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Smaller law firms outshining larger ‘show ponies’

2 December 2009

MEDIA RELEASE

Smaller law firms outshining larger ‘show ponies’ in profitability stakes

Smaller Auckland legal firms are closing the income gap with their glossier ‘show pony’ Big 6 peers, according to the latest Auckland Legal Practitioners’ Performance Survey report released recently.

“Our survey this year has shown that smaller firms can do well with net income figures per equity partners stacking up quite favourably against the larger firms,” says Sam Bassett, Auckland director of Markhams Chartered Accountants and Business Advisors, which has conducted the survey for the past four years.

“In today’s uncertain environment where overheads can eat their heads off, the smaller three to four partner firms are finding that it’s safer to be smaller,” says Mr Bassett.

“While there is huge variance across the 21 respondents, some of the smaller firms are producing profit in excess of $500,000 per equity partner, and a number of these firms are definitely out-performing the large six legal firms in Auckland.”

Another trend identified in the report was the increase in the number of non-equity partners in firms. The average number for the top five performers in the survey rose from 1.6 in 2008 to 3.4 non-equity partners this year.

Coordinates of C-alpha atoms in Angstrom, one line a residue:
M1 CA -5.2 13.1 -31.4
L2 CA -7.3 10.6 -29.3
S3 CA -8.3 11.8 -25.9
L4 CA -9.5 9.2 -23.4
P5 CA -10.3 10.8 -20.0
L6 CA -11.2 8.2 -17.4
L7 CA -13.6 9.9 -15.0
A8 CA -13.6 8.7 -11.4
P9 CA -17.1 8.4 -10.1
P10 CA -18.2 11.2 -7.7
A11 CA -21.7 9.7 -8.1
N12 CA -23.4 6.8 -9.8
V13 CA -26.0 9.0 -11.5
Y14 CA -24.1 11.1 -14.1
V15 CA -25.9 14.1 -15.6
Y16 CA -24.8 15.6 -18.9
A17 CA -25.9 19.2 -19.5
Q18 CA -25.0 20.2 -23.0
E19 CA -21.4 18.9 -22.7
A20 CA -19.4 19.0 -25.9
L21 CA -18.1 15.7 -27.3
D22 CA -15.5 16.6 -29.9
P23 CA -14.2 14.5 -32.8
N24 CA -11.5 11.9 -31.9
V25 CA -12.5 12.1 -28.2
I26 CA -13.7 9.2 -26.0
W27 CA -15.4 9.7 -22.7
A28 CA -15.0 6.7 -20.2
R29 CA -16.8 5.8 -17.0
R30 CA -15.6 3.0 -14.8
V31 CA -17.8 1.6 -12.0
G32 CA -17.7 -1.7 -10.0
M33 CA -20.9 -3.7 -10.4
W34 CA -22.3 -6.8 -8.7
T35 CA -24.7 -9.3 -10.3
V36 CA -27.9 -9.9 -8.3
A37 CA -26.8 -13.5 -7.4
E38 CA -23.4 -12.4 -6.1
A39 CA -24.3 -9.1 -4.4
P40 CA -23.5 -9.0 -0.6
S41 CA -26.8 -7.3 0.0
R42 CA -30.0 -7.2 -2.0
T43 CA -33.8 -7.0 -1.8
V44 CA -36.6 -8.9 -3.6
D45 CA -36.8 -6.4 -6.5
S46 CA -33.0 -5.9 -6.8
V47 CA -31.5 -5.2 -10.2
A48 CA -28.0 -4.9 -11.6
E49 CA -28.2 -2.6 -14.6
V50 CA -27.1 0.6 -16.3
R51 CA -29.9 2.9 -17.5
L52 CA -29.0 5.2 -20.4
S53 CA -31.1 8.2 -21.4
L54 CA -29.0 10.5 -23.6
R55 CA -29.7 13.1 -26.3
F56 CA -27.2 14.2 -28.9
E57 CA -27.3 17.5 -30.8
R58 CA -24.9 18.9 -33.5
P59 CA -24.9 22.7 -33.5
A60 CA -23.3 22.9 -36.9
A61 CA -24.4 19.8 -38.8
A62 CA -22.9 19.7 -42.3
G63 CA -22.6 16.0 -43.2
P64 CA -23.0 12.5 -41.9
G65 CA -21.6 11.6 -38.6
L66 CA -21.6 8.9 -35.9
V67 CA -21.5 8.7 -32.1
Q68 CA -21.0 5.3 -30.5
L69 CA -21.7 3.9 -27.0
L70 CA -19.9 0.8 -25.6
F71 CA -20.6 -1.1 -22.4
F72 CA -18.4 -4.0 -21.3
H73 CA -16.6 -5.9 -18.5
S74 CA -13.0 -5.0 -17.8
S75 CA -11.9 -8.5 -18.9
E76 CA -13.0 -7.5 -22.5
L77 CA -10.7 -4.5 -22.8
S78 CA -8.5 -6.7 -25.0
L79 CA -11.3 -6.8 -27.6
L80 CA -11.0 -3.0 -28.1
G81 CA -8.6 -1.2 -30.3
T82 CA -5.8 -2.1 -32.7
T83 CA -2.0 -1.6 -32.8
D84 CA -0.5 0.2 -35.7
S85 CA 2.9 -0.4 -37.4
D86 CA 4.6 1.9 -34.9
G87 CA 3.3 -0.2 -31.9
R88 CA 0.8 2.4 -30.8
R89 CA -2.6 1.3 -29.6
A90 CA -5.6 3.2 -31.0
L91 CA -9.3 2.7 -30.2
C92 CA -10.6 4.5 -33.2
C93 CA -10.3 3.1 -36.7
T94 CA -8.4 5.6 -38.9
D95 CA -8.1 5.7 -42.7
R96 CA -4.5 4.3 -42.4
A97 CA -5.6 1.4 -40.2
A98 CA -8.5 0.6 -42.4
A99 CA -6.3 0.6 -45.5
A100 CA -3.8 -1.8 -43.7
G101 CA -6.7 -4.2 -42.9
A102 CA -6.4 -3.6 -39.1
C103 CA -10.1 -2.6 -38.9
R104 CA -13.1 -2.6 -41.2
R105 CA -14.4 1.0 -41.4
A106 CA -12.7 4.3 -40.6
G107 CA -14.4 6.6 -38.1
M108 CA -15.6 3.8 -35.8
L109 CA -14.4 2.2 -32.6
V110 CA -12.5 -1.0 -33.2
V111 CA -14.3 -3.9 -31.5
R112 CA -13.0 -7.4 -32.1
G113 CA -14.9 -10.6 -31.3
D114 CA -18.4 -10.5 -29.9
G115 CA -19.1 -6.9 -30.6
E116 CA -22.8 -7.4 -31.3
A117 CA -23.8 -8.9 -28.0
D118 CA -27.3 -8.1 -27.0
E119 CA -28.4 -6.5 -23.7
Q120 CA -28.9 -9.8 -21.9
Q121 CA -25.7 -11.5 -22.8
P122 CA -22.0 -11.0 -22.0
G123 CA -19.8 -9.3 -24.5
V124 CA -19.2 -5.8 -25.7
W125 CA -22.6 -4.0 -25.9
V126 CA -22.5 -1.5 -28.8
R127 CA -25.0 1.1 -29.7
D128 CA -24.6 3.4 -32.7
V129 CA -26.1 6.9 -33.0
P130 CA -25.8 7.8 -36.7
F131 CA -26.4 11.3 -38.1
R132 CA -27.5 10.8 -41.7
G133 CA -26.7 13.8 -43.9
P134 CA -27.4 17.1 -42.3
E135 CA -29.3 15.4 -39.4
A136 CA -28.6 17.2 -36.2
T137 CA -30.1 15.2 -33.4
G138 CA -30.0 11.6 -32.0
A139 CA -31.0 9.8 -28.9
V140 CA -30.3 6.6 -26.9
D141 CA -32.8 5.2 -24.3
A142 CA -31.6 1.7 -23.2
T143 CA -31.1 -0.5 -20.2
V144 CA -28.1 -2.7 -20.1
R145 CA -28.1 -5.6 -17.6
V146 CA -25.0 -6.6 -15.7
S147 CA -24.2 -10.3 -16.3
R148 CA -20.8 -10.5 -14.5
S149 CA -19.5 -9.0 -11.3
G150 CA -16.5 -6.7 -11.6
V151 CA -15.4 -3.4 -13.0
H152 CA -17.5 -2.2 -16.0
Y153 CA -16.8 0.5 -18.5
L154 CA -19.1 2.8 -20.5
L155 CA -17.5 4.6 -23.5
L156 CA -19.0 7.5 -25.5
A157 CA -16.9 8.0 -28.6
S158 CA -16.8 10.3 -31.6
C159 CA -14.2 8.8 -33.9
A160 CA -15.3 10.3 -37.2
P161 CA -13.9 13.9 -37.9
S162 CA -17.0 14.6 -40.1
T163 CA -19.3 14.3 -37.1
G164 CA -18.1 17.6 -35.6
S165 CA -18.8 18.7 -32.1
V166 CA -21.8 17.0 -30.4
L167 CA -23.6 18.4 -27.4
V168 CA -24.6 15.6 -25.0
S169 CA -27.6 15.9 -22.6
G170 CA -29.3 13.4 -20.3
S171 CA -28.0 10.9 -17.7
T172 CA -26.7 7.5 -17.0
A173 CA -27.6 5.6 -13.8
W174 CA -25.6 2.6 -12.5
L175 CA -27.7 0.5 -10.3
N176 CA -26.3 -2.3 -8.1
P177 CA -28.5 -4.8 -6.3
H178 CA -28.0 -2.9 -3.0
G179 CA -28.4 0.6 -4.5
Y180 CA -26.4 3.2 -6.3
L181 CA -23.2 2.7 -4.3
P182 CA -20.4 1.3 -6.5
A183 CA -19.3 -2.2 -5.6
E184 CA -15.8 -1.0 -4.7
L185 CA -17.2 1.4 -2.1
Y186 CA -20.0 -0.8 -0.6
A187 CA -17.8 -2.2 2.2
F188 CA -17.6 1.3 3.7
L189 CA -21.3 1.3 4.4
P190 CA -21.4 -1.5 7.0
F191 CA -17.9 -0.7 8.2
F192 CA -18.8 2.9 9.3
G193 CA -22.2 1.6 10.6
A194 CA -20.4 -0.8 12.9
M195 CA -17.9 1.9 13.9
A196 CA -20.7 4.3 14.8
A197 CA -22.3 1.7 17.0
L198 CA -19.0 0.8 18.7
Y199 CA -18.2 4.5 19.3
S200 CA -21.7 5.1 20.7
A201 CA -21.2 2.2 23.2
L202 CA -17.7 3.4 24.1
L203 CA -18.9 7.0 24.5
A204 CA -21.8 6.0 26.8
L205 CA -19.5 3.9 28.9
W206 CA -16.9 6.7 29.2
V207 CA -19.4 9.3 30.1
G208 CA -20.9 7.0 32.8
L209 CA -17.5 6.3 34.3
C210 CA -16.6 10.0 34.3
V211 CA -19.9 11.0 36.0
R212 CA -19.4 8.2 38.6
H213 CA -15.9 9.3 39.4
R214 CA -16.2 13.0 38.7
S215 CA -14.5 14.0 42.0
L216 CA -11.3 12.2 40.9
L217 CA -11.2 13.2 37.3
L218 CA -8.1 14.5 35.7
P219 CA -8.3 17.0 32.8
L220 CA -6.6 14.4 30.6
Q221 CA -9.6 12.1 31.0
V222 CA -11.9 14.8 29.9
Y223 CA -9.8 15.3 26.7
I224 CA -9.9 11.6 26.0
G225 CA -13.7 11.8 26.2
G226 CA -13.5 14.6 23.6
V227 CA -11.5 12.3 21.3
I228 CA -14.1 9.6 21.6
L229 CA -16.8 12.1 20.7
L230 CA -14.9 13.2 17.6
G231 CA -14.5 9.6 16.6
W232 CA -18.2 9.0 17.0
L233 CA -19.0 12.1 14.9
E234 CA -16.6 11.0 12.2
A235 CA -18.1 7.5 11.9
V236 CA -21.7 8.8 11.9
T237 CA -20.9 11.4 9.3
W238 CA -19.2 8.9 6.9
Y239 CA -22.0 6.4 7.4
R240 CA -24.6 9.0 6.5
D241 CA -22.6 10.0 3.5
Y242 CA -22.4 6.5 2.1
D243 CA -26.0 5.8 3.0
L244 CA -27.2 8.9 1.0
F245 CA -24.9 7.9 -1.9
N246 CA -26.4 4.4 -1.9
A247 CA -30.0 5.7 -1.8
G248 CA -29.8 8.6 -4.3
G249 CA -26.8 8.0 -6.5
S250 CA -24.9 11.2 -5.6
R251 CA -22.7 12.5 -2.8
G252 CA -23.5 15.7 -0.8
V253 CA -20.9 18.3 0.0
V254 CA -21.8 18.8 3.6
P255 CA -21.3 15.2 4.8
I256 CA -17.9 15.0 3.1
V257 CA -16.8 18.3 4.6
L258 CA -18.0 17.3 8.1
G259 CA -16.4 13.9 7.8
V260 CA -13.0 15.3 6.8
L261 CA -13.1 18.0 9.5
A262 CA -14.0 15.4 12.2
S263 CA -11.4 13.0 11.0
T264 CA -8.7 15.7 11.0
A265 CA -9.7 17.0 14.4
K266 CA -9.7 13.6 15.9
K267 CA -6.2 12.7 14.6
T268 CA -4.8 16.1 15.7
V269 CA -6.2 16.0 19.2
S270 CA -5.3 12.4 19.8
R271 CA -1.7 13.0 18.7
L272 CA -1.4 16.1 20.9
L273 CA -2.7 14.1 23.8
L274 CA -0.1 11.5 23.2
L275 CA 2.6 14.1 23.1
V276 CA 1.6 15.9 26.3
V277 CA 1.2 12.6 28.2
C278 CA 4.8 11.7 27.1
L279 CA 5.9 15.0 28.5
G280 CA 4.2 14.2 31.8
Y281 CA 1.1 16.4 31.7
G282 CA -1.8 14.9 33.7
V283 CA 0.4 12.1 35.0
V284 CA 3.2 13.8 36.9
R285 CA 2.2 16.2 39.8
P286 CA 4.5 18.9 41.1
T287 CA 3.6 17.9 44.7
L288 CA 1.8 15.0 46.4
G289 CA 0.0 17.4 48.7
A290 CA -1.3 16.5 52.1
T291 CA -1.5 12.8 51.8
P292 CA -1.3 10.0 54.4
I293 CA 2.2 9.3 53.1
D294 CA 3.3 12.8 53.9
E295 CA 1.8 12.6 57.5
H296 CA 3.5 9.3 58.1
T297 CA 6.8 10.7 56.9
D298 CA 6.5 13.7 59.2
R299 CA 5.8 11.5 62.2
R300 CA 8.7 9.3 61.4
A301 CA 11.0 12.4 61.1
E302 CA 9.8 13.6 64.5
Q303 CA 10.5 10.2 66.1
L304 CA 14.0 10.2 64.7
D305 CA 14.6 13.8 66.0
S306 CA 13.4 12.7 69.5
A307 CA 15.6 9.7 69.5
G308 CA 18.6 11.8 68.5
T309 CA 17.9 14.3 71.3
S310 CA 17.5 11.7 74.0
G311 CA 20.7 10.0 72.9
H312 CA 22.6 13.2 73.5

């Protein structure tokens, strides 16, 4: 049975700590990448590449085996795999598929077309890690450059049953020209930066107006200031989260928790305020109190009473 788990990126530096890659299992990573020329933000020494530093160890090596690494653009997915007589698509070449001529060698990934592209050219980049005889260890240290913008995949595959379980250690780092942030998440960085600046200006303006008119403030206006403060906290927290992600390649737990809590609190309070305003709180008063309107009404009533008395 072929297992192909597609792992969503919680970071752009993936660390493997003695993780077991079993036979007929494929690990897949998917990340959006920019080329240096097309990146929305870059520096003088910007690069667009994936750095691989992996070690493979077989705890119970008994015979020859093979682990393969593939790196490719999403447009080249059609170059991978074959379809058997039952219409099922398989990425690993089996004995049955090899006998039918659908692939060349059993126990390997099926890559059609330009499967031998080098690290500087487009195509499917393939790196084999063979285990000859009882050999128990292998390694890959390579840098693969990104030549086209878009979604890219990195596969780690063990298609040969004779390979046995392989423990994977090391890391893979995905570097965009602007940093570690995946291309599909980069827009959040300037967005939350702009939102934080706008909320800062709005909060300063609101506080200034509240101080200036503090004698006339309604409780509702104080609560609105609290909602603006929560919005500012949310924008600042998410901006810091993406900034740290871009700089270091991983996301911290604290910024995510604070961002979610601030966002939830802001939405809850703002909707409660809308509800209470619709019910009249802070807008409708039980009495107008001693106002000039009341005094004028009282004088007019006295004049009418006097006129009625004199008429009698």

“Mid sized firms have recognised the success of this strategy in the large law firms over the past few years and have effectively adapted it to their situations,” Mr Bassett says.

“In nearly all cases, employing non-equity partners on a salary / bonus remuneration basis has led to higher profitability being achieved per equity partner. It also offers younger, keener lawyers a stepping stone to equity partnership by encouraging them to attract work and develop their own client bases.

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“It’s no longer enough to dangle the carrot of partnership; younger professionals need a nosebag to keep them committed to a particular firm. It has to be a win – win scenario, and this strategy is working well now for medium and smaller firms.”

Another facet covered in the report is the need for many firms to better manage their own businesses. Again, many of the small to mid-sized respondents revealed better control of overheads, work in progress (lock up) and debtors than their larger counterparts.

“Some respondents have definitely got the formula right and are running very efficiently, while others need to improve to remain viable,” Mr Bassett says.

The dramatic change in the general economic trading environment this year has been challenging and Markhams expects this to be reflected even more in the 2010 survey.

“Specialisation, particularly in property, mergers and acquisitions has been particularly heavily hit during the current 2009-10 year,” says Mr Bassett.

An initiative of a legal industry business development unit of the chartered accountancy group, the regular Markhams survey, conducted in the Auckland marketplace, covers topics such as practice profitability, efficiency, work type, hours, salary comparisons, and professional indemnity insurance.

The survey report is made available free to industry participants and copies can be sourced from Markhams Auckland office.


ENDS


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